Foreign Military Sales: Changes Needed to Correct Weaknesses in End-Use Monitoring Program

NSIAD-00-208 Published: Aug 24, 2000. Publicly Released: Aug 24, 2000.
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Highlights

Pursuant to a congressional request, GAO reviewed the Foreign Military Sales Program, focusing on: (1) the Department of Defense's (DOD) implementation of its requirement to observe and report on defense articles and services transferred under the Foreign Military Sales program; (2) DOD's implementation of requirements to perform end-use checks; and (3) the extent to which DOD has satisfied the reporting requirements of the end-use monitoring amendment to the Arms Export Control Act.

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Recommendations

Recommendations for Executive Action

Agency Affected Recommendation Status
Department of Defense To improve the implementation of the end-use monitoring program, the Secretary of Defense should, with concurrence from the Secretary of State, develop procedures to provide field personnel with the information necessary to apply the five end-use check standards, including the information contained in Arms Export Control Act violation reports, and provide guidance on when to apply the standards.
Closed - Implemented
In April 2004, the Defense Security Cooperation Agency (DSCA) updated the Security Assistance Management Manual to reflect the new program and assign responsibilities for end-use monitoring. This includes guidance for field and headquarters personnel to apply when situations occur in a country or region that necessitate additional end-use checks. The manual also includes specific procedures on performing end-use checks when the Department of State reports to field staff through the U.S. embassy that an Arms Export Control Act violation has occurred.
Department of Defense To improve the implementation of the end-use monitoring program, the Secretary of Defense should, with concurrence from the Secretary of State, issue specific guidance to field personnel on what activities need to be performed for the routine observation of U.S. defense equipment and additional guidance for the monitoring of specific weapon systems.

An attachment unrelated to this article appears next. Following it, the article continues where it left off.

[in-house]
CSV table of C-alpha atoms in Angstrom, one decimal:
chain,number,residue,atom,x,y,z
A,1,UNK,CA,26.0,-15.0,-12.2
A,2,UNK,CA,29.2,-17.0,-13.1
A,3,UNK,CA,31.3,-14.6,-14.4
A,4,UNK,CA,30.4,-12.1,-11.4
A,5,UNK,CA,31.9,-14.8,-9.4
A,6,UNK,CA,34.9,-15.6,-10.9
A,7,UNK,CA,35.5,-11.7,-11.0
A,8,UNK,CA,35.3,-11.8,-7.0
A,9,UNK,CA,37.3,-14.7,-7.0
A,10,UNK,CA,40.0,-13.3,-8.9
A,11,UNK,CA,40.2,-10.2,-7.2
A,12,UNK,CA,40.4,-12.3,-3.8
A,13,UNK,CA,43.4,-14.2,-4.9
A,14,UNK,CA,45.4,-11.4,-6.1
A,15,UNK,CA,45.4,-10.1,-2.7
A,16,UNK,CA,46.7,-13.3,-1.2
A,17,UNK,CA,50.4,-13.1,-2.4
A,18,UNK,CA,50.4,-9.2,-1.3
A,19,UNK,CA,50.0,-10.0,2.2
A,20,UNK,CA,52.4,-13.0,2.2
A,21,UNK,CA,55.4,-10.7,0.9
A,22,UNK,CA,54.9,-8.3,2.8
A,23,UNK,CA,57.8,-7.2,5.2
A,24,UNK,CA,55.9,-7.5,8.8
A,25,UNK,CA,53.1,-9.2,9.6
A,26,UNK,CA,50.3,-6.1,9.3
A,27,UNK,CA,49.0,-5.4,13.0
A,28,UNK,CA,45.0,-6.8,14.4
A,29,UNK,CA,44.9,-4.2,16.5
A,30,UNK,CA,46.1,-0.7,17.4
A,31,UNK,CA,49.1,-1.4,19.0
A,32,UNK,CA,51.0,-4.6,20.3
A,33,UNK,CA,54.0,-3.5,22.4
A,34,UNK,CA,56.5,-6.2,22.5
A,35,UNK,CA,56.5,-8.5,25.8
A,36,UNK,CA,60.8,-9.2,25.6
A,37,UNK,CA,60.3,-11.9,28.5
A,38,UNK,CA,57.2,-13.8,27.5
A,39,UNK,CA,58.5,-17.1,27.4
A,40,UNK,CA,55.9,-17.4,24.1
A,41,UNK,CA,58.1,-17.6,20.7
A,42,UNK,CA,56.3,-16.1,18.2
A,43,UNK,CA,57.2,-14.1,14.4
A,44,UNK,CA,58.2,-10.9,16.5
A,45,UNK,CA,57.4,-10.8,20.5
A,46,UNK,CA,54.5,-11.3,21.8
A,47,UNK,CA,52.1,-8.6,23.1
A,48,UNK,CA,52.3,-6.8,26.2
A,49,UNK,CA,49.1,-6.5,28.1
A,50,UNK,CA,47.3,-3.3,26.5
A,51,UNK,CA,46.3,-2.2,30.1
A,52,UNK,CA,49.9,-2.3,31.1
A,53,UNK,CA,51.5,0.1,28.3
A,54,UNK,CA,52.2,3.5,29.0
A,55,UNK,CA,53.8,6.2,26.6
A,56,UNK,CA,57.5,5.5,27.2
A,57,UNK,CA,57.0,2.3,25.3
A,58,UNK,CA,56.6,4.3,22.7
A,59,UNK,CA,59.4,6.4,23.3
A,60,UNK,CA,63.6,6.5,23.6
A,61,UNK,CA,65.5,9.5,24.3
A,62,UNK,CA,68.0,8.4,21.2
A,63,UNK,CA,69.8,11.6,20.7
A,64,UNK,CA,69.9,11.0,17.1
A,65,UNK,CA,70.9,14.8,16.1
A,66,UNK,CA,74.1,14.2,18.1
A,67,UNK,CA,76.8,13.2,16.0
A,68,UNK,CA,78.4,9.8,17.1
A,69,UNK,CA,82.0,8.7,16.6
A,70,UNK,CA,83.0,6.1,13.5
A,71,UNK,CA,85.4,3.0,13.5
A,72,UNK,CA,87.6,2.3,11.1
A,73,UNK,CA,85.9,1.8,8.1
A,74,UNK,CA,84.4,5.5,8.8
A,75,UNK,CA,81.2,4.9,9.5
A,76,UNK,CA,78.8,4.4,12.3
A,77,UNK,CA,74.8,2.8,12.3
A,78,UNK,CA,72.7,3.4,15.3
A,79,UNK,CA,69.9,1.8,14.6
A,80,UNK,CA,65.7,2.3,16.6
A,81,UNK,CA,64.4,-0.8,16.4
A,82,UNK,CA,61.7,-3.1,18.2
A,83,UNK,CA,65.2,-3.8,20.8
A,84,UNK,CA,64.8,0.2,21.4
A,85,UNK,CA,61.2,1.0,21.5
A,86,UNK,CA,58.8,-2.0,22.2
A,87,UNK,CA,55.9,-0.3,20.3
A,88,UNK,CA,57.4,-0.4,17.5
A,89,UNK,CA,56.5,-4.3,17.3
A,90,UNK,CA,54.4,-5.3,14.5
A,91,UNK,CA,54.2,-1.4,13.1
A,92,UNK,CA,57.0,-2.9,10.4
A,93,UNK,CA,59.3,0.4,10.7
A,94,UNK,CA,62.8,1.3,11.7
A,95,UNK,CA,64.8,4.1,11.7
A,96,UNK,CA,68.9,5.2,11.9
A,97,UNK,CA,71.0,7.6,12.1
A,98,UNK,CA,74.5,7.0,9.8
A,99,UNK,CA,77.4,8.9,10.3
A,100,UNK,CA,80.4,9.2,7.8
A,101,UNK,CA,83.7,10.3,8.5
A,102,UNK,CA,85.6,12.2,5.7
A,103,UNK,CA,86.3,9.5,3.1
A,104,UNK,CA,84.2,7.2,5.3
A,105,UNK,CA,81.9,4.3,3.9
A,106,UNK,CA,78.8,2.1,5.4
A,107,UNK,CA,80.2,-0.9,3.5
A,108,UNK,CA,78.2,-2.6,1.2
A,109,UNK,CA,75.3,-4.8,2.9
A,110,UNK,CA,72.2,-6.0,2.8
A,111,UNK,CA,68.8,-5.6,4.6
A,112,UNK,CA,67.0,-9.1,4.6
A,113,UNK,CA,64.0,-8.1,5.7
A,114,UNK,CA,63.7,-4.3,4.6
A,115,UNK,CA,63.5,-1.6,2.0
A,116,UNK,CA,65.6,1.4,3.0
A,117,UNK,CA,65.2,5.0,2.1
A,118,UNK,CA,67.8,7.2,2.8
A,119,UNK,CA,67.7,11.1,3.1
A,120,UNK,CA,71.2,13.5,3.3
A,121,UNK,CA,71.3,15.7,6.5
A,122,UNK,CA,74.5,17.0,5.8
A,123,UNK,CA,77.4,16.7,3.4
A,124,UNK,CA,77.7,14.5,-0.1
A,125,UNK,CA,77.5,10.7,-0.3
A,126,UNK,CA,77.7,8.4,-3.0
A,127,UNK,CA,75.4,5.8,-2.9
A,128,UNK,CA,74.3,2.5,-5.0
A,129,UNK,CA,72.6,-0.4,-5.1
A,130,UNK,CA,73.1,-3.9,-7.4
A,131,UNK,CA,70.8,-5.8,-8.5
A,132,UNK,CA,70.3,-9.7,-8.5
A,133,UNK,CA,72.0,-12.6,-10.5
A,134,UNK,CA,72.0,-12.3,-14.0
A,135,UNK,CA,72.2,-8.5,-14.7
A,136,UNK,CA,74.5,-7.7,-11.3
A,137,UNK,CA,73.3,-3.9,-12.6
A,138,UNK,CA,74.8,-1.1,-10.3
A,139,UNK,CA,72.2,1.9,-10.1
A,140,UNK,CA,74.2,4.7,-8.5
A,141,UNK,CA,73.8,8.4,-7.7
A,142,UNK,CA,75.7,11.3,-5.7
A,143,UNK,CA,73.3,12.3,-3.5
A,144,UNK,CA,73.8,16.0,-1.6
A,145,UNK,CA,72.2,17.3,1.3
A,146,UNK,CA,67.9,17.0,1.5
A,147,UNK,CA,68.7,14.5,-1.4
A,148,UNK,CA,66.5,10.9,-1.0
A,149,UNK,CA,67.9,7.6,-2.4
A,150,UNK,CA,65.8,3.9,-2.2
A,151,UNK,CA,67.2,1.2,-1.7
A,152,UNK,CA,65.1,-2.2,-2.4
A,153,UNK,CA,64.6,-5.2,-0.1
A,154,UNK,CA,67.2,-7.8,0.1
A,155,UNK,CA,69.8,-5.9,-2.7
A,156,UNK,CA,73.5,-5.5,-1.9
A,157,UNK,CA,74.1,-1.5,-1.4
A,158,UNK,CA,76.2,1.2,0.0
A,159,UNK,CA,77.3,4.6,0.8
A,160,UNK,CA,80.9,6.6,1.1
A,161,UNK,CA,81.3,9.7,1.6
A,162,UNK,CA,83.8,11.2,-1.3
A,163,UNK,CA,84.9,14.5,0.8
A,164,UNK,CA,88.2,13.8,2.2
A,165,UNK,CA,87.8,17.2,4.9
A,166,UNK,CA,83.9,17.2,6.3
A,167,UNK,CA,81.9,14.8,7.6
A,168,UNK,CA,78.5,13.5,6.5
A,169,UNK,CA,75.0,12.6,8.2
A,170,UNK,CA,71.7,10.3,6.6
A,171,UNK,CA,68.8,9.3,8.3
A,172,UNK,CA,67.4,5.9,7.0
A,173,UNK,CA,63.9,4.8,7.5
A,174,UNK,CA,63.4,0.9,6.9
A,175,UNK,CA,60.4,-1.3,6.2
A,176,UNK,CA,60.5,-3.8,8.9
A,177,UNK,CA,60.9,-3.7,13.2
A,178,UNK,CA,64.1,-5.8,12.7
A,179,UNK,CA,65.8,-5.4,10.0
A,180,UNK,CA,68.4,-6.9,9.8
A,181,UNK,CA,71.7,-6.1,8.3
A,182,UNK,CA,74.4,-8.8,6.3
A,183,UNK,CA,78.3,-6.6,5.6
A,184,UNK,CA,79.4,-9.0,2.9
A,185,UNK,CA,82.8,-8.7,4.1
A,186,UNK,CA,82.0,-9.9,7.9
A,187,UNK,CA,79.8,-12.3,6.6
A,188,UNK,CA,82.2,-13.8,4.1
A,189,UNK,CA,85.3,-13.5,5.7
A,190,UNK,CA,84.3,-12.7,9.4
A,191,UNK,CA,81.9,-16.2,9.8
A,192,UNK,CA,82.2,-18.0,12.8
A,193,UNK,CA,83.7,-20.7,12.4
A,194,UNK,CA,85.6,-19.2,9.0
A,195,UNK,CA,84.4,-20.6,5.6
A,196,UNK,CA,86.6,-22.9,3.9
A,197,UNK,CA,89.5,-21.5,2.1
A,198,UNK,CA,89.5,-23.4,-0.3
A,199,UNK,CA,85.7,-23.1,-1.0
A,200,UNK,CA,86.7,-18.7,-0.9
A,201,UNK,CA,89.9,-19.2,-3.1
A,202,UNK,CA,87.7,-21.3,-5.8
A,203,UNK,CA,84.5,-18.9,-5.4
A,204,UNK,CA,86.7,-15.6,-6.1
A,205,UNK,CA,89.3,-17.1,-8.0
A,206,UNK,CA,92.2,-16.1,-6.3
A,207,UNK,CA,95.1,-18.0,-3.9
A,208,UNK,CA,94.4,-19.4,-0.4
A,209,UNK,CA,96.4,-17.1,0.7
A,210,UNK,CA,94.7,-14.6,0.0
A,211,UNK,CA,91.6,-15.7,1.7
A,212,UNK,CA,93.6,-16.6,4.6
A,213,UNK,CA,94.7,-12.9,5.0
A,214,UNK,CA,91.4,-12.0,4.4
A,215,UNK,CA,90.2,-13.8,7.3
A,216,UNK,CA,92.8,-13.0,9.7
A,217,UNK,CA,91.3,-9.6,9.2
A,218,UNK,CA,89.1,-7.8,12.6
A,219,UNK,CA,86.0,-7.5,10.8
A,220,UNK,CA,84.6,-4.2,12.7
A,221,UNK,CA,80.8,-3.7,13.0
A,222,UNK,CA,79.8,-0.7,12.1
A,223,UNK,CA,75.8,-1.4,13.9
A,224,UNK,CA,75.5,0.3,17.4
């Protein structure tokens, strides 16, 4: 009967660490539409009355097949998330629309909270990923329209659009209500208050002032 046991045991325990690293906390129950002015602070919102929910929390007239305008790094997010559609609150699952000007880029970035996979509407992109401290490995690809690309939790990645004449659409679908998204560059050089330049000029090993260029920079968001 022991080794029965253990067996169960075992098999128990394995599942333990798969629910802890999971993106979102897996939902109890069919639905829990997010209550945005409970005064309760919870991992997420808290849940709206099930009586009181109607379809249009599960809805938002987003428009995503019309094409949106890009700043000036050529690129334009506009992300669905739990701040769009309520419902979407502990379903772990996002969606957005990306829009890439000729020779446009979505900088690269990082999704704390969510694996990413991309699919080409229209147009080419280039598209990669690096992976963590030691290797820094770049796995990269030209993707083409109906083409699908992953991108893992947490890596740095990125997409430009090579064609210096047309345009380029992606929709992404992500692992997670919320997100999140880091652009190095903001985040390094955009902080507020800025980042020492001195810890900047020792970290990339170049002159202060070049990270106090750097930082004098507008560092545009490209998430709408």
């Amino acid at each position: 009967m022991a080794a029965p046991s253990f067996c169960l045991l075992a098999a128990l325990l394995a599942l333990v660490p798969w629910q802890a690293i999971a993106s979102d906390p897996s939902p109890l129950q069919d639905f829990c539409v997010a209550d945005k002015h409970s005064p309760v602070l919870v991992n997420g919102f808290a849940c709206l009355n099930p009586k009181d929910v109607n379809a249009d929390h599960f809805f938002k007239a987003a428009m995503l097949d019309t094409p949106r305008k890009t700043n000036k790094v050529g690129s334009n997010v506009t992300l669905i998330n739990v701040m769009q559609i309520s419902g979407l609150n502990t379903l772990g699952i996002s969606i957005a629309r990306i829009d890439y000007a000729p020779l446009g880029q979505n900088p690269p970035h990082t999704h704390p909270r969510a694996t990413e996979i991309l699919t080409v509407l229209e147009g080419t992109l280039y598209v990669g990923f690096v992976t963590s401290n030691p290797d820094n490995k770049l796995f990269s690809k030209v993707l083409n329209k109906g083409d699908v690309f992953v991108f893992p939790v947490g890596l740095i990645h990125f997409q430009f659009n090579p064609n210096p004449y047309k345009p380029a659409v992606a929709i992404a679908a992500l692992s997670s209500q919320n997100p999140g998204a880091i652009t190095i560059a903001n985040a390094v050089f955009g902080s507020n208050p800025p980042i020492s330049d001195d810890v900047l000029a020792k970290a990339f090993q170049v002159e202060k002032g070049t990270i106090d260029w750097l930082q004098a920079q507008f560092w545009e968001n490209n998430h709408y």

Closed - Implemented
In response to GAO's recommendation, DOD has developed an enhanced end-use monitoring program, and in 2004, provided guidance on the requirements, timelines, and reports for each type of end-use monitoring visit. DOD has also developed a specific checklist for use in reviewing requirements for one specific weapon system and stated that additional checklists were being developed for all enhanced articles/services.
Department of Defense To improve the implementation of the end-use monitoring program, the Secretary of Defense should, with concurrence from the Secretary of State, reconcile discrepancies in foreign governments' Stinger missile inventories, where discrepancies exist.
Closed - Not Implemented
In a follow-on review of Stinger missile end-use monitoring, GAO reported that DOD's inventory inspection process still has flaws. (NONPROLIFERATION: Further Improvements Needed in U.S. Efforts to Counter Threats from Man-Portable Air Defense Systems, May 12, 2004, GAO-04-519). Because DOD's records on the number and destination of Stinger missiles sold overseas are incomplete and unreliable, the department continues to be unable to reconcile discrepancies in foreign governments' Stinger missile inventories.
Department of Defense To improve the implementation of the end-use monitoring program, the Secretary of Defense should, with concurrence from the Secretary of State, comply with the 1996 end-use monitoring amendment by reporting required information to Congress.
Closed - Implemented
Beginning with the fiscal year 2005 Congressional Budget Justification for Foreign Operations (released on February 10, 2004), DOD is now tracking and reporting to Congress the activities and resource expenditures associated with end-use monitoring under the Golden Sentry program.

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